Since I joined the DSWD Procurement Service in 2016, I had become used to not having a decent holiday season to celebrate with family. For the past four years or so, at least three (3) massive typhoons hit before the year ends. Plus, there was the occasional earthquake and volcanic eruption, not to mention internal conflicts like the Marawi Siege. I usually spend Xmas parties and New Year family reunions intermittently on the cellphone or online on my laptop.
I accepted this as part of the job. We at DSWD are most needed when disaster and calamities strike. I consider it a worthwhile sacrifice to work over extended hours, even during rest-days and weekends, to coordinate the supply and delivery of relief goods and other necessary equipment needed by our frontline workers. While I may not be directly dealing with client-beneficiaries like my social worker friends, my function as an essential administrative and support service allows them to perform theirs seamlessly.
This 2020, Mt. Taal’s surprise eruption was the opening salvo for the year. While the local government units scrambled to cope, our regional office was on stand-by, and it was incumbent upon us to likewise be ready to extend additional assistance. Besides the relief goods for the evacuees, there were new and additional requirements of face masks to address the thick ashfall and the need to expedite the procurement of official vehicles to help with the evacuations and rescues.
And while we heard about the new flu-like sickness going on in China, no one expected the impact of COVID19 as it quickly spread around the world. By the time it reached the Philippines and drastic measures had to be imposed, once again we knew DSWD would be called upon to be at the forefront. The Social Amelioration Program (SAP) as financial assistance and the distribution of food packs to all those economically displaced by the temporary closure of business establishments was to be our assignment. But while the risk exposure of medical frontliners were constantly being discussed on media, there were no concrete and effective precautions put in place for the social workers being asked to go down to the communities.
Sometime before this COVID Enhanced Community Quarantine (ECQ) period, I was somehow elected into the DSWD Central Office employees union as part of the new Executive Board, eventually becoming the CO Chapter President. It was now also my responsibility to look out for the welfare of my colleagues and fellow union members. The “new normal” of working in the government service compelled us to continue performing our official functions under varying environments. While some of us can afford to “Work-from-Home”, most of us still had to do field work and go down to the communities. Personal protective equipment (PPEs) were not yet the norm except for the medical frontliners, and most of us had to bring our own alcohols and sanitizers.
Good public servants that they were, my fellow DSWD personnel never complained and simply waited for what can be provided for them. They continued to go down and distribute the SAP, have Social Pension pay-outs for senior citizens, and validate Pantawid Pamilya beneficiaries. Some social workers welcomed Overseas Filipino Workers (OFWs) at the airports and provided psycho-social assistance as these OFWs returned despondent with uncertainty. Still other DSWD staff processed Locally-Stranded Individuals (LSIs) who could not travel or go home to their respective provinces.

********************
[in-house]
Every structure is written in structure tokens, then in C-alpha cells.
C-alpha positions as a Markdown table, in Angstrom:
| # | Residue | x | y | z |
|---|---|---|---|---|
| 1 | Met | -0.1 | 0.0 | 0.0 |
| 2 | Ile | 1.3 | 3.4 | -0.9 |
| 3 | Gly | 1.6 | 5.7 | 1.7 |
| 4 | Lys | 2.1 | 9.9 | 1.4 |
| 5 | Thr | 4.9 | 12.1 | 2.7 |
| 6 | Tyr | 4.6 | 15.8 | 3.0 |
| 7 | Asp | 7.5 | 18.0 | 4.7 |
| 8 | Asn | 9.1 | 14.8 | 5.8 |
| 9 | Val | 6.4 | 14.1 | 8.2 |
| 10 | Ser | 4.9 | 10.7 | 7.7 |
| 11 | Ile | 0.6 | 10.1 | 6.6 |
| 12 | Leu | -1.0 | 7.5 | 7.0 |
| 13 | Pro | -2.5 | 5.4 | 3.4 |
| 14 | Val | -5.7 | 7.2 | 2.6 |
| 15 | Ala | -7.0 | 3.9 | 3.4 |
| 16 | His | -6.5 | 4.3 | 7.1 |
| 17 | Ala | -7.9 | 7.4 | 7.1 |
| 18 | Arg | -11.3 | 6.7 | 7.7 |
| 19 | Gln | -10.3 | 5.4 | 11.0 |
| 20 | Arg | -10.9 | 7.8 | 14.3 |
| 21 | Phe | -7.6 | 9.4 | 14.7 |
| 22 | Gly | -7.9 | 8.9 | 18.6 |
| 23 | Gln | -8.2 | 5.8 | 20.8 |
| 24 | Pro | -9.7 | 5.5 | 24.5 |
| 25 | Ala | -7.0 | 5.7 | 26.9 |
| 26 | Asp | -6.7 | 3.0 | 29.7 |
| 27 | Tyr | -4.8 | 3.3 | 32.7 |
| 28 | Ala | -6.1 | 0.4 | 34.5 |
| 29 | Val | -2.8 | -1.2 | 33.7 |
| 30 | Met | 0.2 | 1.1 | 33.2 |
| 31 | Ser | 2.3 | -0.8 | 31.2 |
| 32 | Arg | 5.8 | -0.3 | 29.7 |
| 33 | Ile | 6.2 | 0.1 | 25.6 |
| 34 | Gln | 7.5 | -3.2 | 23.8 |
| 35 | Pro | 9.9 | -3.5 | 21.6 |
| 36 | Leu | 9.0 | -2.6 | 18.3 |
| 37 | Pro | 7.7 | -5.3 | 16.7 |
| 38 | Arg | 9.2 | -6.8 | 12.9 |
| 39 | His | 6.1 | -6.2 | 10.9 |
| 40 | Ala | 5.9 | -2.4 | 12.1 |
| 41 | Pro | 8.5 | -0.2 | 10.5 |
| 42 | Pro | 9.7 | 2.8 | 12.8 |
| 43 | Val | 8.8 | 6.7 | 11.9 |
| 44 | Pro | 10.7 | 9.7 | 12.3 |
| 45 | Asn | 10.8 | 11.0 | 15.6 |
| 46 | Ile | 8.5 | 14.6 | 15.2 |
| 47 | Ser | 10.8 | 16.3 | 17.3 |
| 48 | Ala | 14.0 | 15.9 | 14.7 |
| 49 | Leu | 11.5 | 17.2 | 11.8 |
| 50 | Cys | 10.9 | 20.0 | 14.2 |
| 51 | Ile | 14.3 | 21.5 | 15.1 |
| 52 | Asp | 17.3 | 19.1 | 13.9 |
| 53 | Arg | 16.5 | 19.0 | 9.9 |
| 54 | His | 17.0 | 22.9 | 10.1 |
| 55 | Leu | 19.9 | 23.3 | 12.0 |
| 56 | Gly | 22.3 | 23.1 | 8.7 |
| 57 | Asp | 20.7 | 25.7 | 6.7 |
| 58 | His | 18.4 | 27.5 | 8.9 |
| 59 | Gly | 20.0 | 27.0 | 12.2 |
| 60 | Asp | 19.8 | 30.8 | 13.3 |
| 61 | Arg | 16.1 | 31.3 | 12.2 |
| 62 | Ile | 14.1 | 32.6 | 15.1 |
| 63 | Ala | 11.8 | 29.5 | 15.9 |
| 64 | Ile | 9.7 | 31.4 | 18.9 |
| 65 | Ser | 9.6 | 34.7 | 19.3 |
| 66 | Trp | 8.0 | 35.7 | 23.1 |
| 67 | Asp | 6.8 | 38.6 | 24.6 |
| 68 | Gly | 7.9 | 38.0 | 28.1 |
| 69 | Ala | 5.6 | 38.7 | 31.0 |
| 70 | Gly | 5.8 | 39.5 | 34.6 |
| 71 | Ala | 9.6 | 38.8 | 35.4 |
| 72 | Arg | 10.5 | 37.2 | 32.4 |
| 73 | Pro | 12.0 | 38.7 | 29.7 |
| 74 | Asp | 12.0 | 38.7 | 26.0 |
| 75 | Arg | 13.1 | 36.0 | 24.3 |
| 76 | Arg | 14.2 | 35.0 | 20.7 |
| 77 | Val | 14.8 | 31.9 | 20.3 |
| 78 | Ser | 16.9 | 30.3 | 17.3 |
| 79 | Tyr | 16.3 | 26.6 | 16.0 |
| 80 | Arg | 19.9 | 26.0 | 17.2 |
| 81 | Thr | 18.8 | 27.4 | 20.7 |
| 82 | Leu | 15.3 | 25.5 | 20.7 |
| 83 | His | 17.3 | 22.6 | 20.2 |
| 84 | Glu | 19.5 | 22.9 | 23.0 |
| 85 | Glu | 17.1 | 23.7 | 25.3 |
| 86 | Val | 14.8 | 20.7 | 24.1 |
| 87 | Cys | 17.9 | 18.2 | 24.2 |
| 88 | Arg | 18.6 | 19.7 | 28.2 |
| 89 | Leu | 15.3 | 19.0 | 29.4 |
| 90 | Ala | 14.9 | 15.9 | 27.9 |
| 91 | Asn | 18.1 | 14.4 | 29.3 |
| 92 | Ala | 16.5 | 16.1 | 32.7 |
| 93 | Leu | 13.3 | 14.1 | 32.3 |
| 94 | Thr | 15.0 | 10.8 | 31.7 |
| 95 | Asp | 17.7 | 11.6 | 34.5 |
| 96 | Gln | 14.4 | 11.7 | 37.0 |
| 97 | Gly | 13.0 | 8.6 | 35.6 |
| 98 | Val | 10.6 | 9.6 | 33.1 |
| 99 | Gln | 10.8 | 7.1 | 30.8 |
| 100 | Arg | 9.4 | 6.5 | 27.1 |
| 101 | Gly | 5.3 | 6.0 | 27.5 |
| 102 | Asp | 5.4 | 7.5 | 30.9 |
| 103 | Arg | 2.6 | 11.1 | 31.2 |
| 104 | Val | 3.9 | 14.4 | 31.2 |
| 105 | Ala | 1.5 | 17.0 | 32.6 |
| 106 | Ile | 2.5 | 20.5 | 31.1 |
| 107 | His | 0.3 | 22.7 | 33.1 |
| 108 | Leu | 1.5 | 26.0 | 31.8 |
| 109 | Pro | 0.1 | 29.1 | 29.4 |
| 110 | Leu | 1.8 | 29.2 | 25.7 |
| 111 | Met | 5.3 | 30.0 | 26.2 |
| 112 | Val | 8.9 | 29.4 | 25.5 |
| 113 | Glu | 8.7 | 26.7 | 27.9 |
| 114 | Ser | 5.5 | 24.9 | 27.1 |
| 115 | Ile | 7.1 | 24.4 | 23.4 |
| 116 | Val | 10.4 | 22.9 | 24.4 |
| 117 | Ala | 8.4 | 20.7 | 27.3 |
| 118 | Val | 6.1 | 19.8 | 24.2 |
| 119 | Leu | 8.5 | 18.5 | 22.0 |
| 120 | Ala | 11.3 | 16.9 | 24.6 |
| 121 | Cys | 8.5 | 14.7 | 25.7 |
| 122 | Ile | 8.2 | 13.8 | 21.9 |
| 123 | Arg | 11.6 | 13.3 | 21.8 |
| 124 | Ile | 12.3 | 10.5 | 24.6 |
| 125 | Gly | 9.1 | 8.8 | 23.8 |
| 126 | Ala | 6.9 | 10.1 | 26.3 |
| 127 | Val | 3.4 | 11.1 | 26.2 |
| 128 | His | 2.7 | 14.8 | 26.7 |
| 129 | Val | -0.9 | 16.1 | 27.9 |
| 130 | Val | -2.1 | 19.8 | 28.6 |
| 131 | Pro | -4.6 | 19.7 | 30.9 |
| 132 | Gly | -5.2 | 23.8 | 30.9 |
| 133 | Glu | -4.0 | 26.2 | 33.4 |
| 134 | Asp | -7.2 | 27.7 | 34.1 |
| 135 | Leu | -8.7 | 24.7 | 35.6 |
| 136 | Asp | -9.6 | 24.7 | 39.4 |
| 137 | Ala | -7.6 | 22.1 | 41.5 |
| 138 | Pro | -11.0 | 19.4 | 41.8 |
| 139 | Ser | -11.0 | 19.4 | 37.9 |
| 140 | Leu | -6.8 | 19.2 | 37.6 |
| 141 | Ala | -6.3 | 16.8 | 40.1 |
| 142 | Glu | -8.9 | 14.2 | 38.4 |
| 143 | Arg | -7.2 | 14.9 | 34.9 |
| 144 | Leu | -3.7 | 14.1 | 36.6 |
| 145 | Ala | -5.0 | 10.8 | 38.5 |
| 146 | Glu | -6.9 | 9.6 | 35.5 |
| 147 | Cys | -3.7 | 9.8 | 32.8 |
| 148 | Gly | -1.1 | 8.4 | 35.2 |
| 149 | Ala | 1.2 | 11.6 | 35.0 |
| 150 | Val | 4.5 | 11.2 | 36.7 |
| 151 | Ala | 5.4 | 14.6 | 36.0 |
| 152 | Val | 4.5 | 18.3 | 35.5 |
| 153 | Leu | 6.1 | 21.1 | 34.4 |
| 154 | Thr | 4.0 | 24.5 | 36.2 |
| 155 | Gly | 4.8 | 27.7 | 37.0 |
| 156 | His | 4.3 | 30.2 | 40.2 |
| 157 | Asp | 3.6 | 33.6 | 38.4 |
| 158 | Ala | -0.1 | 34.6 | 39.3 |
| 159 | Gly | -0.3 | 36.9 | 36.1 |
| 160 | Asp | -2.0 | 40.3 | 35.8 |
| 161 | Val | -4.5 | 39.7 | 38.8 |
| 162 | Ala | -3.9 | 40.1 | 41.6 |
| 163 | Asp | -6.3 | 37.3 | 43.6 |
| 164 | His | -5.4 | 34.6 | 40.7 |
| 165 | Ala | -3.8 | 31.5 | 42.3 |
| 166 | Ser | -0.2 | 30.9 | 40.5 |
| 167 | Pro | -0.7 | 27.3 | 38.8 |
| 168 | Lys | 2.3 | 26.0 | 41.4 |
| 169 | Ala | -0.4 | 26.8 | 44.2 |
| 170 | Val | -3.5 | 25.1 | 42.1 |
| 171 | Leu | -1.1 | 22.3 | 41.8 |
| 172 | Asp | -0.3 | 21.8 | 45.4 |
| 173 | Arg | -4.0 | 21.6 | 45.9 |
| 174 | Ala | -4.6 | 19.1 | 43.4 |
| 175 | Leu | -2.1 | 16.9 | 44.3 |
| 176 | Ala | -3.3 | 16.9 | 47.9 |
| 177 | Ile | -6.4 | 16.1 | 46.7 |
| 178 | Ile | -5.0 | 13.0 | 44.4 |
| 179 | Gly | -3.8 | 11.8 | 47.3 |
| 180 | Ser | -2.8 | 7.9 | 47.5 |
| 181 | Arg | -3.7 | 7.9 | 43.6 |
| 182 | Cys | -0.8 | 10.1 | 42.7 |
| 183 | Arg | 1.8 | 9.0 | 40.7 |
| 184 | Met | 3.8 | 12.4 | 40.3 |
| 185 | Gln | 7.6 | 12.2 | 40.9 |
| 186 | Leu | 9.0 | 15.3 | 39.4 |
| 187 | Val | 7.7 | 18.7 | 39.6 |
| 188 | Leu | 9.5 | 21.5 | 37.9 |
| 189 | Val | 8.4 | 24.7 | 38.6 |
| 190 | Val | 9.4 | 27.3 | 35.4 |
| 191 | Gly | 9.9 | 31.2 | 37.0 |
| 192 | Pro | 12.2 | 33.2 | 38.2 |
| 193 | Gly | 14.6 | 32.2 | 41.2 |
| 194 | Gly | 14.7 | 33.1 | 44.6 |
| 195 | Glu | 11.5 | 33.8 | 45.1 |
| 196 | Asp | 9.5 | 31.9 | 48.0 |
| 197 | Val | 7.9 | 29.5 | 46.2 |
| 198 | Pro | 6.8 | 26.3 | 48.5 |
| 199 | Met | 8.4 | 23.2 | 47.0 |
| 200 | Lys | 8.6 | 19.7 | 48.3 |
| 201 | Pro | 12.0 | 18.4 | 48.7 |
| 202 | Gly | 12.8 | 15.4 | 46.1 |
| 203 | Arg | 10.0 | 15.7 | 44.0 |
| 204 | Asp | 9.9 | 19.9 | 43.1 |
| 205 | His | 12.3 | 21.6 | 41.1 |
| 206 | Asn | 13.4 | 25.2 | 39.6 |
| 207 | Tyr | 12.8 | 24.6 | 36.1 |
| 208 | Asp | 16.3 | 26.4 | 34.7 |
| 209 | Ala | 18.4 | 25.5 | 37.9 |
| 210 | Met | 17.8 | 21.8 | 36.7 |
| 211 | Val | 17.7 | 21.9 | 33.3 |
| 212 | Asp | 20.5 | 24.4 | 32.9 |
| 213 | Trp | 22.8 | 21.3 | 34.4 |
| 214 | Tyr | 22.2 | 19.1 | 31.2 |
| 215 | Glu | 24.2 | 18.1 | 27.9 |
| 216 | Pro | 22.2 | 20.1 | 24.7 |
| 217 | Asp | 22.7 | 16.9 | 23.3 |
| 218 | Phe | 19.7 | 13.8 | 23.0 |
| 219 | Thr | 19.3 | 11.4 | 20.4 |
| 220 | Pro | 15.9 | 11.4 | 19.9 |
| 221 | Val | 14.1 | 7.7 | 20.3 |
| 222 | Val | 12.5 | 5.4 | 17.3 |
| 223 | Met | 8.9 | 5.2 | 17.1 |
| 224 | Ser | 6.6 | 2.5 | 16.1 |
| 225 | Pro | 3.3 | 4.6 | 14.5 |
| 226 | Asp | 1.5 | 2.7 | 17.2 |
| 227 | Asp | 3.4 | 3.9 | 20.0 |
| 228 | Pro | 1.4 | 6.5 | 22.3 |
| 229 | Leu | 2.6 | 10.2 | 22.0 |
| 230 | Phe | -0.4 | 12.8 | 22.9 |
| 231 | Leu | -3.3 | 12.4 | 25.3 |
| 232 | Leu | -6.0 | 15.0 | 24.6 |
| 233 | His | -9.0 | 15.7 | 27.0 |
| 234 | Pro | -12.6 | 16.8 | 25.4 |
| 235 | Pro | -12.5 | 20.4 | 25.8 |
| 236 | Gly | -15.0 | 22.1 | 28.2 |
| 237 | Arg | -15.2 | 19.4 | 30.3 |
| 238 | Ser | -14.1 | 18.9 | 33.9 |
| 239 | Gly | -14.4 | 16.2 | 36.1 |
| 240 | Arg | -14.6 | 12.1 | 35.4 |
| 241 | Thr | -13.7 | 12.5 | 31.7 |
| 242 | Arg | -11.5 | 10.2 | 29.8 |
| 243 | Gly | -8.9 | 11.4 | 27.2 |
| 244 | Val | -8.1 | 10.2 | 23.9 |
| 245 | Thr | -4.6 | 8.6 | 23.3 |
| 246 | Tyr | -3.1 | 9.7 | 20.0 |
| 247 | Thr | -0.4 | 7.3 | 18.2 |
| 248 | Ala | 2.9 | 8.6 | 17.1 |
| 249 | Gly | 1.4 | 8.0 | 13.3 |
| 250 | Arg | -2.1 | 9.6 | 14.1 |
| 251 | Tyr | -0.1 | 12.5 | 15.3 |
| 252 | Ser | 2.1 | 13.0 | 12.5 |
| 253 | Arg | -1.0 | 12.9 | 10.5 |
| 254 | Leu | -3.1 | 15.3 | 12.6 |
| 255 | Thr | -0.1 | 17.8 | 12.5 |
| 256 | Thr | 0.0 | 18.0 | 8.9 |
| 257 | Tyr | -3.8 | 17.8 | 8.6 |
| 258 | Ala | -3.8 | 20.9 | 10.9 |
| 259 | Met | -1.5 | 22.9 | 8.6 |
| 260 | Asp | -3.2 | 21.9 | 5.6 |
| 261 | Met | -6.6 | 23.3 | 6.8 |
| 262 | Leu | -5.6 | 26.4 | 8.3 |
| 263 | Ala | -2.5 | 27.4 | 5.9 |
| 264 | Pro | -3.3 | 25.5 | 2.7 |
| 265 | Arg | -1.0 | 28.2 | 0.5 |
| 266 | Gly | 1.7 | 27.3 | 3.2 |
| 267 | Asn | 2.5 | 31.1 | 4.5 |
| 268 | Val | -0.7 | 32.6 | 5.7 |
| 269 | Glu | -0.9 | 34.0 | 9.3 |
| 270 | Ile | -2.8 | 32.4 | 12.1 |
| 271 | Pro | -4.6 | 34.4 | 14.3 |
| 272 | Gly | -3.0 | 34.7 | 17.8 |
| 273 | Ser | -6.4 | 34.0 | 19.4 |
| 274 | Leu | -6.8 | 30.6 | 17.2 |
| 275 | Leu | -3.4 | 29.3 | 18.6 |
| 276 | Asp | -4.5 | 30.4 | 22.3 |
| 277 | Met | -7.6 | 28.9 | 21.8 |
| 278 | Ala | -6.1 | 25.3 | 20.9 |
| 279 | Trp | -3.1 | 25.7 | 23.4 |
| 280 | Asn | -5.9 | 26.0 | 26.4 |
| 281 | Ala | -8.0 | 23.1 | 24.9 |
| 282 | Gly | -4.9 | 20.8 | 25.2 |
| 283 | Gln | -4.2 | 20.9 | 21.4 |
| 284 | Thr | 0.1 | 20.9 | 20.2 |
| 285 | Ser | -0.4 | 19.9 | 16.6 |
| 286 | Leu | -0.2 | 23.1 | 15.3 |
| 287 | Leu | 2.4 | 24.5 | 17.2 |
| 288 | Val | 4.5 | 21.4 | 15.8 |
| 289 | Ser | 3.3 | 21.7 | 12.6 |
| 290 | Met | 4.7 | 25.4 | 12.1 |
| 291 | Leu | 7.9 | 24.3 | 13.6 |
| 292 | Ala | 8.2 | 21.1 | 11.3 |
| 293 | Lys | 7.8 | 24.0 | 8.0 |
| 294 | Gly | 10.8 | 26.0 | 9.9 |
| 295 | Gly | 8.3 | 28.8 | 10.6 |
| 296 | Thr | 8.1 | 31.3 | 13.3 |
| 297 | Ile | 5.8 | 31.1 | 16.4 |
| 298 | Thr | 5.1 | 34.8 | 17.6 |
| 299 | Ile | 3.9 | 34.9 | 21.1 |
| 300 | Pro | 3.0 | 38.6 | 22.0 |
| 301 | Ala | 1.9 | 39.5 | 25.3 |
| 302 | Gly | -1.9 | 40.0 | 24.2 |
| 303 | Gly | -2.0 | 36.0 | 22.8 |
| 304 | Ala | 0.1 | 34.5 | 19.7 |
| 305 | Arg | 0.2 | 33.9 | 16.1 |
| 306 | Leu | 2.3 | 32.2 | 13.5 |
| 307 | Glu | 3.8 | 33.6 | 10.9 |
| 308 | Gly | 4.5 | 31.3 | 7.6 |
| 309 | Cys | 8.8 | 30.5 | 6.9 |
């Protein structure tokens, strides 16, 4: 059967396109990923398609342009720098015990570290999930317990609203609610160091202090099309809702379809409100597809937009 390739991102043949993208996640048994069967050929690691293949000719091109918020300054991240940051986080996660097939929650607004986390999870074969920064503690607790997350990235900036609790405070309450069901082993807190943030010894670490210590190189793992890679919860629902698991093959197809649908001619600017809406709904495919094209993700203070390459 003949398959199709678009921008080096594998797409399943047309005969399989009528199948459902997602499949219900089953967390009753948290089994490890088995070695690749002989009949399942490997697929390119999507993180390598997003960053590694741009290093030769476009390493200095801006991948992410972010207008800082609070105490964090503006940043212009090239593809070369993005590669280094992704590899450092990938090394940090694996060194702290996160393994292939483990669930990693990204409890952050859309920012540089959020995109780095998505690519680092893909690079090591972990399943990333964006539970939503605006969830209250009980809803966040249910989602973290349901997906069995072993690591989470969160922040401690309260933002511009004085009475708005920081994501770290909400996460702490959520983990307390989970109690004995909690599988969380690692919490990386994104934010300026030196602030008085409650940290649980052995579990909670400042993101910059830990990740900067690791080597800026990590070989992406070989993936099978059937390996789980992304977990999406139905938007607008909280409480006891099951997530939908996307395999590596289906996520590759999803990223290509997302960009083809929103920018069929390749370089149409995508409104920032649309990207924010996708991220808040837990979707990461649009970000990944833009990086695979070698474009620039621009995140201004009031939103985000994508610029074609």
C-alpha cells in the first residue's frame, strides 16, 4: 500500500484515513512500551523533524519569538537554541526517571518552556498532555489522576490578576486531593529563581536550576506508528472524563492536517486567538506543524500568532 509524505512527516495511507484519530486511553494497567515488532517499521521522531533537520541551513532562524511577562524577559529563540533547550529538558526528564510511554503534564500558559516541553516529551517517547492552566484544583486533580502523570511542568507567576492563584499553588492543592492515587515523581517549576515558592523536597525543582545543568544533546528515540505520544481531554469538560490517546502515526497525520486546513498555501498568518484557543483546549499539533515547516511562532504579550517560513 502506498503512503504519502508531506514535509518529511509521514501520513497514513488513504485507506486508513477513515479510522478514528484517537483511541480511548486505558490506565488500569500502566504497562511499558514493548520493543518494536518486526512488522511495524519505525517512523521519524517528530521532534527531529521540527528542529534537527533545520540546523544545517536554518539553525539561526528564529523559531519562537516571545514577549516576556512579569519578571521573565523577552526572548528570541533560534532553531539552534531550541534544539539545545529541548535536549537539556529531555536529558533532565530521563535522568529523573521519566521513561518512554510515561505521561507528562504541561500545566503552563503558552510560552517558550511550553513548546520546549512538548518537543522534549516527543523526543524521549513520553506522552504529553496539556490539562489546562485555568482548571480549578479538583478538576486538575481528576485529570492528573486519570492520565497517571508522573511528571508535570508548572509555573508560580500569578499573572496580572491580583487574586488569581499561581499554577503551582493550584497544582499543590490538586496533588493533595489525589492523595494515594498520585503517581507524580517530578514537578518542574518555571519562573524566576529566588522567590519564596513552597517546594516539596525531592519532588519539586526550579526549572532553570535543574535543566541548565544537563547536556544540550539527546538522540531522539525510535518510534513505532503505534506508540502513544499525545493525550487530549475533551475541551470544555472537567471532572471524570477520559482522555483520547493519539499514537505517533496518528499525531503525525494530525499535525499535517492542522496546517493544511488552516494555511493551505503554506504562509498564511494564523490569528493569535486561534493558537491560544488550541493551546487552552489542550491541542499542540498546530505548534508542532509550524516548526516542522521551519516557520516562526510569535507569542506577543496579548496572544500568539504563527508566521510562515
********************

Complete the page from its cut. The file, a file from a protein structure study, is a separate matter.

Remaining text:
Meanwhile, as Union Chapter President, I had to mediate for some work arrangements like ensuring those with identified chronic diseases and co-morbidities to be allowed to Work-from-Home and not be required to physically report to work to serve as skeletal force. My officers and I also appealed for the timely release of salaries for many of our non-regular co-workers because they needed resources for their families during the ECQ lockdowns. Finally, when it was becoming evident that many of our fellow employees were getting infected with COVID19 and were unknowingly spreading it to others at the workplace, the Social Welfare Employees Association of the Philippines (SWEAP) Central Office Chapter initiated the first and only rapid testing to be conducted at our office. True enough, it was validated that many of us were only asymptomatic, but are actually COVID carriers. Through it all, we constantly wrote the DSWD Management to come up with a comprehensive COVID intervention protocol for the employees. Soon, with the alarming increase in the number of COVID positive personnel, the impact of our efforts was eventually a wake-up call for the DSWD Management, and they began to take COVID interventions seriously.
Today, we still don’t have the resources to have our own regular COVID testing, but only rely on networking with the Philippine National Red Cross, the UP Diliman Health Service, and local government units like Marikina and Quezon City who have agreed to accommodate our referrals. We are also fortunate that some private entities have made donations of some PPEs and vitamins for our staff. Sadly, one of our friendliest and most helpful drivers contracted COVID and after developing complications from pneumonia, he died a few weeks ago.
We, at DSWD, continue to rally and trudge on. We know that as public servants, we must render service for the benefit of the Filipino people, even at great risk to our health and our lives. The sacrifice we make is shared by our own families who are similarly exposed to the dangers of COVID as we perform our everyday duties. We can only hope that these efforts are being appreciated too.